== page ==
In a hearing that stretched for more than seven hours Wednesday and included testimony from more than 70 speakers, the House Transportation Committee advanced HB 1242, the compromise transportation funding measure, on an 8-5 party line vote.
“After many, many years of kicking the can down the road, now in 2017, we will finally be asking our voters to approve a sustainable, predictable, long-term funding system,” state Rep. Diane Mitsch Bush, a Steamboat Springs Democrat and chair of the House Transportation and Energy Committee, said in urging her colleagues to vote yes.
Only the Democrats did, though.
Rolled out earlier this month, HB 1242 would ask voters to approve a 0.62 percent sales tax, bringing the total state sales tax to 3.52 percent for the next 20 years, with the revenue dedicated to transportation spending. The original bill called for $300 million in new revenue plus $50 million in existing revenue to be given to CDOT each year to fund a $3.5 billion bond program based on the agency’s priority list. The rest of the money — the sales tax will bring in an estimated $690 million a year — will be divided with 70 percent being distributed to local governments for their transportation projects and 30 percent going to a new multimodal options fund.
While the compromise proposal has the support of Senate President Kevin Grantham and Senate Transportation Committee Chairman Randy Baumgardner, most Republicans in the state legislature have expressed varying levels of dismay with the bill.
The bill, which needs to get past both the Republican-controlled Senate and Colorado’s tax-averse voters before it would actually do anything, came out of the committee a little different than it went in. Perhaps the most significant change was an amendment from Rep. Jon Becker, a Fort Morgan Republican, to eliminate the vehicle registration late fees that were implemented under FASTER to raise money for transportation. The bill already reduced registration fees for the 20-year period of the transportation tax, which would reduce revenue to the state by an estimated $80 million, while the late fees account for another $20 million in revenue. Adopted in 2009, FASTER fees have been a significant source of transportation funding.
Democrats also agreed to increase the amount of money from the 0.62 percent sales tax increase that would be dedicated to CDOT from $300 million to $375 million, but they insisted that it should remain a flat amount rather than a percentage of the tax revenue generated by the increase, as Republicans and many business advocacy groups wanted.
The big sticking point for many Republicans is the tax increase, but during the committee hearing, GOP members focused on the funding formula.
In addition to wondering if 30 percent for multimodal is too much, Republicans on the committee wanted the CDOT money, the $300 million, to be a percentage of total tax revenue rather than a fixed amount. As Colorado’s economy continues to grow and the state takes in more sales tax revenue, the percentage of the tax increase that goes to CDOT and the statewide roads system will go down, while the share available to local projects and multimodal will go up.
“We haven’t solved a lot of the issues I have with the bill, and one of those issues is funding for the state,” Rep. Polly Lawrence, a Republican from Roxborough Park, said. “If we’re talking about doing projects statewide, having a fixed amount in there for the calculation isn’t going to do it.”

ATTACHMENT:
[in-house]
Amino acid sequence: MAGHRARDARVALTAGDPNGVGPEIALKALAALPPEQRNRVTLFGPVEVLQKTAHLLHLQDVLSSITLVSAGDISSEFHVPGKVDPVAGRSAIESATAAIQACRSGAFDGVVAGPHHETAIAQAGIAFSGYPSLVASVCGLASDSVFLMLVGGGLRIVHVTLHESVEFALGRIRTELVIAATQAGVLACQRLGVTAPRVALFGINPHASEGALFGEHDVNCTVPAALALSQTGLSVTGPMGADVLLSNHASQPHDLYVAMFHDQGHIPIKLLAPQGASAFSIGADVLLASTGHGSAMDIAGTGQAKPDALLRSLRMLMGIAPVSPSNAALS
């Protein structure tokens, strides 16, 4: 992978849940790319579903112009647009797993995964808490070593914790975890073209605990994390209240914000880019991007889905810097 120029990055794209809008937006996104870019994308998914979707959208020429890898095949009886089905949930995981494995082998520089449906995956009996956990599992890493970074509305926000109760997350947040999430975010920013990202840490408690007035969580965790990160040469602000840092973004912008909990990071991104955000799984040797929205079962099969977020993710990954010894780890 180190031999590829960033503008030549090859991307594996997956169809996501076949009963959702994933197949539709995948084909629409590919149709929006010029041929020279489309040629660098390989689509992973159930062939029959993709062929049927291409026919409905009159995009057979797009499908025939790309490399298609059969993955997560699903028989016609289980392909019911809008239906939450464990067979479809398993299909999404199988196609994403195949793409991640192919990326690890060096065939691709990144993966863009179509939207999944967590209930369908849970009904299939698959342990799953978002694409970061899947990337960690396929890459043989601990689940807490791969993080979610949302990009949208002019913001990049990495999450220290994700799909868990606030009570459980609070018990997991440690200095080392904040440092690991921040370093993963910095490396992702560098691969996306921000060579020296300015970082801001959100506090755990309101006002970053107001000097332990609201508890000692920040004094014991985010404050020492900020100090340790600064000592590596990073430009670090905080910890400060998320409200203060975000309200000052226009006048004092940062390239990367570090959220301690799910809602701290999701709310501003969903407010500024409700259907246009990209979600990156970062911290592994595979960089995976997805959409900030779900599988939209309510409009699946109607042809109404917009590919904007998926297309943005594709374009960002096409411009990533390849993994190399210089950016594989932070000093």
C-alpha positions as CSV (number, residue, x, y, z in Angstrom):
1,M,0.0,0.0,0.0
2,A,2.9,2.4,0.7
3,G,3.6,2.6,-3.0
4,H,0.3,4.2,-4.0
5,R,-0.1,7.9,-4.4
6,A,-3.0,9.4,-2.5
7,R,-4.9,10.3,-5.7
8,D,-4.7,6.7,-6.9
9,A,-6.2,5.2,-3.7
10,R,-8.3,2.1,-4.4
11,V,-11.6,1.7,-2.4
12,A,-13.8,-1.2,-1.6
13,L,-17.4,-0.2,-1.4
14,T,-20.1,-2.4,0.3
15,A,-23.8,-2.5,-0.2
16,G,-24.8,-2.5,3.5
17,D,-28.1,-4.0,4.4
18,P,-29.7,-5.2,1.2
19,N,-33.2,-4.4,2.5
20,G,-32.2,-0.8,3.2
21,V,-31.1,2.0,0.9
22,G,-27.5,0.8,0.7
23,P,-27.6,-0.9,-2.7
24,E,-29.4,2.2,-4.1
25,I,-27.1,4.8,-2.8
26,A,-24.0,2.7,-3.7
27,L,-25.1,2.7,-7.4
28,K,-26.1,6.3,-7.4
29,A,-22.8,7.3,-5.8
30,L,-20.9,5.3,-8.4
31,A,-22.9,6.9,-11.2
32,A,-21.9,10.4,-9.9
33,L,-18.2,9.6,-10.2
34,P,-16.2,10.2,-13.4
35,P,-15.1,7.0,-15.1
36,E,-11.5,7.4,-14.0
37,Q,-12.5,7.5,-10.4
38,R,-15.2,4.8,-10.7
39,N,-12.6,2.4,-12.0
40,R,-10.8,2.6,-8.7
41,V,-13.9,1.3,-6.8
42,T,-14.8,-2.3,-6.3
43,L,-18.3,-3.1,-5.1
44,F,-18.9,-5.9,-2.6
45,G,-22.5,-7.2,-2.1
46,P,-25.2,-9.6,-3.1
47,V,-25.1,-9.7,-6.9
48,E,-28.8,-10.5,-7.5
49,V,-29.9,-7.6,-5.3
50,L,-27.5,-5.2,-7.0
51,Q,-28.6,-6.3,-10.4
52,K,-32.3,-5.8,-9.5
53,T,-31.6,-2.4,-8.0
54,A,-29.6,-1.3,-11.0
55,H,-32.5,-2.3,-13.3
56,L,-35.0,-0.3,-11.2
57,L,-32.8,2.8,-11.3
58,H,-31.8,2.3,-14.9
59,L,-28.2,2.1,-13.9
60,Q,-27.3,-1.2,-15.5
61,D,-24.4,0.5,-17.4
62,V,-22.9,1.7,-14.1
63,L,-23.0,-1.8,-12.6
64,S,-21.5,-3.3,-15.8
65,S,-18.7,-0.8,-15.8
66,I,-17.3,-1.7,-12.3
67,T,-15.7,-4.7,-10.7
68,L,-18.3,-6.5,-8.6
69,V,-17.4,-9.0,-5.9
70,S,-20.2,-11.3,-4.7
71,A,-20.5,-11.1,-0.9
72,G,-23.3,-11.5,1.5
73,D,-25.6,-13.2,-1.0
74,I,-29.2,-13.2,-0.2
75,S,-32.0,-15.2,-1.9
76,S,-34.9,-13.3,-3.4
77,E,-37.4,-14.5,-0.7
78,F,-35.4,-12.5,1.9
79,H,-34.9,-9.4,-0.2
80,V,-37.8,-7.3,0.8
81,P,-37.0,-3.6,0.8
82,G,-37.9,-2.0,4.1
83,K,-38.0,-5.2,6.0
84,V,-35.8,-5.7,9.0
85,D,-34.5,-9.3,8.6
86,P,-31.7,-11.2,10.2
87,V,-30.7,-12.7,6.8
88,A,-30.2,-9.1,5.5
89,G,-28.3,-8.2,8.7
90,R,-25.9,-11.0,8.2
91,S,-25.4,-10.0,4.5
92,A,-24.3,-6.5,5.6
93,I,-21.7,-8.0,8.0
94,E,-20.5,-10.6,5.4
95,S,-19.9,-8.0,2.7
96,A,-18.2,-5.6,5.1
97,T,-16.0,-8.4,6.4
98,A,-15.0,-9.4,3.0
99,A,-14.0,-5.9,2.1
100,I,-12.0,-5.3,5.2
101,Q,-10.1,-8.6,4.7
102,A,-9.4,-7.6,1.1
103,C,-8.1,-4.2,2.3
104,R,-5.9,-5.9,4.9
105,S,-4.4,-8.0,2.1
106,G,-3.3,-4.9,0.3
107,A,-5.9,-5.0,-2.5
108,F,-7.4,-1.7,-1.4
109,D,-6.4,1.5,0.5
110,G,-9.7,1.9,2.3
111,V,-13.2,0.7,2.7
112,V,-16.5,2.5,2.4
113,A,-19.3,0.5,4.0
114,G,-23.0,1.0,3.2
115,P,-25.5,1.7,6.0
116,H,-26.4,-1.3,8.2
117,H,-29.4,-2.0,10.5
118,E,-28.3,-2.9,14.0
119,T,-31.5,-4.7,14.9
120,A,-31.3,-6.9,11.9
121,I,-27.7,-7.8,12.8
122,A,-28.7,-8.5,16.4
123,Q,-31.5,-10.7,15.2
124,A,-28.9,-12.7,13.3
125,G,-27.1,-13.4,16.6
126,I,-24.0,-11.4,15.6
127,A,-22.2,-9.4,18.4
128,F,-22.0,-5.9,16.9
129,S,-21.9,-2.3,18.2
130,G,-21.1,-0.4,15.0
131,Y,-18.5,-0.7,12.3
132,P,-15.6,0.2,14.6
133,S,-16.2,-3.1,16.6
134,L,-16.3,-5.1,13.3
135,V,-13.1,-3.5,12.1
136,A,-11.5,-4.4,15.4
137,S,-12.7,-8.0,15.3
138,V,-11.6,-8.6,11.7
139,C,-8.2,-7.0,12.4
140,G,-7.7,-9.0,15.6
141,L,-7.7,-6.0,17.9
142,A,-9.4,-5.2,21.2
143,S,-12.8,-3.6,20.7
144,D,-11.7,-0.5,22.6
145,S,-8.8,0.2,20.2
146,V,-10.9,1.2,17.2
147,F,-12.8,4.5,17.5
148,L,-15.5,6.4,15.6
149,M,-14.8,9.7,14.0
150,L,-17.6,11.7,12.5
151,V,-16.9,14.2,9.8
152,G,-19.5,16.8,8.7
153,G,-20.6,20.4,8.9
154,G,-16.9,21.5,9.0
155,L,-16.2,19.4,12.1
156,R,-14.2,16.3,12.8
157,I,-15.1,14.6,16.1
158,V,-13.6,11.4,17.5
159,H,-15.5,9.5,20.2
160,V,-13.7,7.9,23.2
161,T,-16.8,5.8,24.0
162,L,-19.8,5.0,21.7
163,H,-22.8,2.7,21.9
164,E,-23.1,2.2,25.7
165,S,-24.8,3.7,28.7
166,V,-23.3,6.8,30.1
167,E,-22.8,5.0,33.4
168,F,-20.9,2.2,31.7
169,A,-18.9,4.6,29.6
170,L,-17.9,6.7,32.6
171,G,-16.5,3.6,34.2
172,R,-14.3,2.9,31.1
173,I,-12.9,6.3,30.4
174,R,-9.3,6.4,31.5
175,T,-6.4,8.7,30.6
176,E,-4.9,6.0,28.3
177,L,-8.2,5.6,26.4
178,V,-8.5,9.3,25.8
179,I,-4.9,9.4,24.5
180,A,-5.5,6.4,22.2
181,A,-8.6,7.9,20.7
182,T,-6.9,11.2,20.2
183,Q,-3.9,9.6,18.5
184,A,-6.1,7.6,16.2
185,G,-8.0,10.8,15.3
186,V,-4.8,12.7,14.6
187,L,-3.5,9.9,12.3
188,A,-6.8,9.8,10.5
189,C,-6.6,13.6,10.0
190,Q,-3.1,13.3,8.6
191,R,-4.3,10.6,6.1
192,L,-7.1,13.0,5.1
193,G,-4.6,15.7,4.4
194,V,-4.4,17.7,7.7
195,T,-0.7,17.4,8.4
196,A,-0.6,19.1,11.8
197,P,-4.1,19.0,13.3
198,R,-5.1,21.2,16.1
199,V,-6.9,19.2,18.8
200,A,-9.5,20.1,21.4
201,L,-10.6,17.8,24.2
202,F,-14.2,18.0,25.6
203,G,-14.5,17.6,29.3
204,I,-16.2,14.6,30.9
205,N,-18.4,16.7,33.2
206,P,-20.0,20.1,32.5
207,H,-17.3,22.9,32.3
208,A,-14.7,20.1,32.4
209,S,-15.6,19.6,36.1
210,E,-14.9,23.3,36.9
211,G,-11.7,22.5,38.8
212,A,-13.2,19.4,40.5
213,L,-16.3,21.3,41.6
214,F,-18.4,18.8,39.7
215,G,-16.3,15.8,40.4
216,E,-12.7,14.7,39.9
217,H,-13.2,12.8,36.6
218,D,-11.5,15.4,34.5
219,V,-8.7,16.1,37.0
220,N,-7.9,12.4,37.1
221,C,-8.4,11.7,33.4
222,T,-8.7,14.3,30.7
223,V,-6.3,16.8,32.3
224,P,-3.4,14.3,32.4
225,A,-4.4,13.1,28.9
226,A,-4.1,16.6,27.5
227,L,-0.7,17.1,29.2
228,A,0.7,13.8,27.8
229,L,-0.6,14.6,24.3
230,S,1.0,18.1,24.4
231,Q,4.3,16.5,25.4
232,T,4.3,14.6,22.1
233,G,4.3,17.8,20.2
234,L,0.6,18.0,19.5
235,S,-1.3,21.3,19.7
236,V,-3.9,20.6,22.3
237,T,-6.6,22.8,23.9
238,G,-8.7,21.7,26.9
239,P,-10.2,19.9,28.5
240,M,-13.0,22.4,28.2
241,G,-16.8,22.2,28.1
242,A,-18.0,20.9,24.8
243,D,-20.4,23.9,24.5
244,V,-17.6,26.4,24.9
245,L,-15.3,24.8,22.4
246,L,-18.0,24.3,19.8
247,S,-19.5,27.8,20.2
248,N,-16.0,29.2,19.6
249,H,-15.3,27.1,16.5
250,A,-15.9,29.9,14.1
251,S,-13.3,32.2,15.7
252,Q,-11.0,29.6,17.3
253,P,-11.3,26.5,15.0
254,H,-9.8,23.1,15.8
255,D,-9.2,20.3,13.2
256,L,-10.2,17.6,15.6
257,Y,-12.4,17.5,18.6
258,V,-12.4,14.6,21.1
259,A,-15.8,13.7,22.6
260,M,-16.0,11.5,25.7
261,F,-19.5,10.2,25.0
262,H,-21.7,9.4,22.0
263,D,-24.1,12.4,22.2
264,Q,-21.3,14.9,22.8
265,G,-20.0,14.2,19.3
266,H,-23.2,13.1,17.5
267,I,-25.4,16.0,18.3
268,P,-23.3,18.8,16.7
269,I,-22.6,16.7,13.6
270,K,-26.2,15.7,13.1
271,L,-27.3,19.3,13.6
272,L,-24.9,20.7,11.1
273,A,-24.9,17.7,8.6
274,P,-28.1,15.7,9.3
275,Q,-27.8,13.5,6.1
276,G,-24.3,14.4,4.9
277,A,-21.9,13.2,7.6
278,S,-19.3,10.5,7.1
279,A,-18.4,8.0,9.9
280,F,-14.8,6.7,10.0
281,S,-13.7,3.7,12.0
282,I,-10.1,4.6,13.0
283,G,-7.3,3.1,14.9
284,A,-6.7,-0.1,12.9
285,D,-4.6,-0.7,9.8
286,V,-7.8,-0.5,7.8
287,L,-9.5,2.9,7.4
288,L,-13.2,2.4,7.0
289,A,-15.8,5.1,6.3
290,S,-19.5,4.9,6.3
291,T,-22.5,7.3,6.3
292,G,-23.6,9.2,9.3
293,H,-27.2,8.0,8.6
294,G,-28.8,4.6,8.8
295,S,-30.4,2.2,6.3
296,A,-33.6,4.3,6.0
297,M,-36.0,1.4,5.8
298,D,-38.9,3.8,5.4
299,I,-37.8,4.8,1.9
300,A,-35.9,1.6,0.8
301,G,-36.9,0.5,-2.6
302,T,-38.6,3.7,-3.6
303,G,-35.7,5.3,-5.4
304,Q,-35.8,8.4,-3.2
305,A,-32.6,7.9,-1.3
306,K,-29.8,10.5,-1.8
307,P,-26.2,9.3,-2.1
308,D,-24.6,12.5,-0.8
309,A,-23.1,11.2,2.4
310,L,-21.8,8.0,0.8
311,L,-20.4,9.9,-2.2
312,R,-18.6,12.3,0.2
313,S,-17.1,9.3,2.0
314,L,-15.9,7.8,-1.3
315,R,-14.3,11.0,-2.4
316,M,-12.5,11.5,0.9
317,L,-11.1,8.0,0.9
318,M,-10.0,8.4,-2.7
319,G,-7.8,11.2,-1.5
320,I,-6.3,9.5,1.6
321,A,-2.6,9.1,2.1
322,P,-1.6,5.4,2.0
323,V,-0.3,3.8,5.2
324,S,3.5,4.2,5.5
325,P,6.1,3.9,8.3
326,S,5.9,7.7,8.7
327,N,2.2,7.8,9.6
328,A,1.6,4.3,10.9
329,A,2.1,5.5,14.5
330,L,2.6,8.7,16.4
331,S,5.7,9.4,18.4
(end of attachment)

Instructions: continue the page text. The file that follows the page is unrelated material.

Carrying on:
Two members of the committee, Republican Reps. Terri Carver of Colorado Springs and Perry Buck of Windsor, have their own transportation funding bill that would ask voters to approve up to $3.5 billion in bonds without raising taxes and sets aside 10 percent of sales tax revenue to pay back the bonds and fund other transportation needs. The bill doesn’t address the larger budget context or what would have to be cut to make room for the set-aside for transportation. It’s assigned to the House State, Veterans and Military Affairs Committee, known as a “kill” committee.
At the same time, state Sen. Jerry Sonnenberg, a Sterling Republican, is working on his own transportation bill that would take general fund money that currently goes to transportation and assign some of it to support a much smaller bond program of around $1.7 billion, with more money going to projects in rural areas.
Many of the speakers expressed support for the bill while asking for tweaks ranging from transit fare reductions to offset how regressive the sales tax increase would be to more money for CDOT and less for transit. A string of Denver metro area mayors from across the political spectrum expressed support for the sales tax increase, even though it will decrease their own ability to raise sales taxes locally.
“We don’t believe it’s our first choice, but it might be our only choice,” said Mayor Cathy Noon of Centennial of a sales tax increase. The proposal isn’t polling great, but it polls better than a gas tax increase.
“There’s a lot of unity in dislike of traffic,” Golden Mayor Marjorie Sloan said.
Fix Colorado Roads, the coalition of business interests supporting a transportation funding package, said the measure is a good start but still falls short.
“HB 1242 is the culmination of conversations that have been taking place over two years,” spokeswoman Sandra Hagen Solin said in a statement after the hearing. “While our group is encouraged by the initial intent and introduction of HB 1242, amendments passed tonight didn’t address the areas of concerns.”
They said the proposal needs more “balance” and, to increase its chances of passing, the state should dedicate more existing general fund revenue to transportation and create a list of signature projects that will definitely get funded.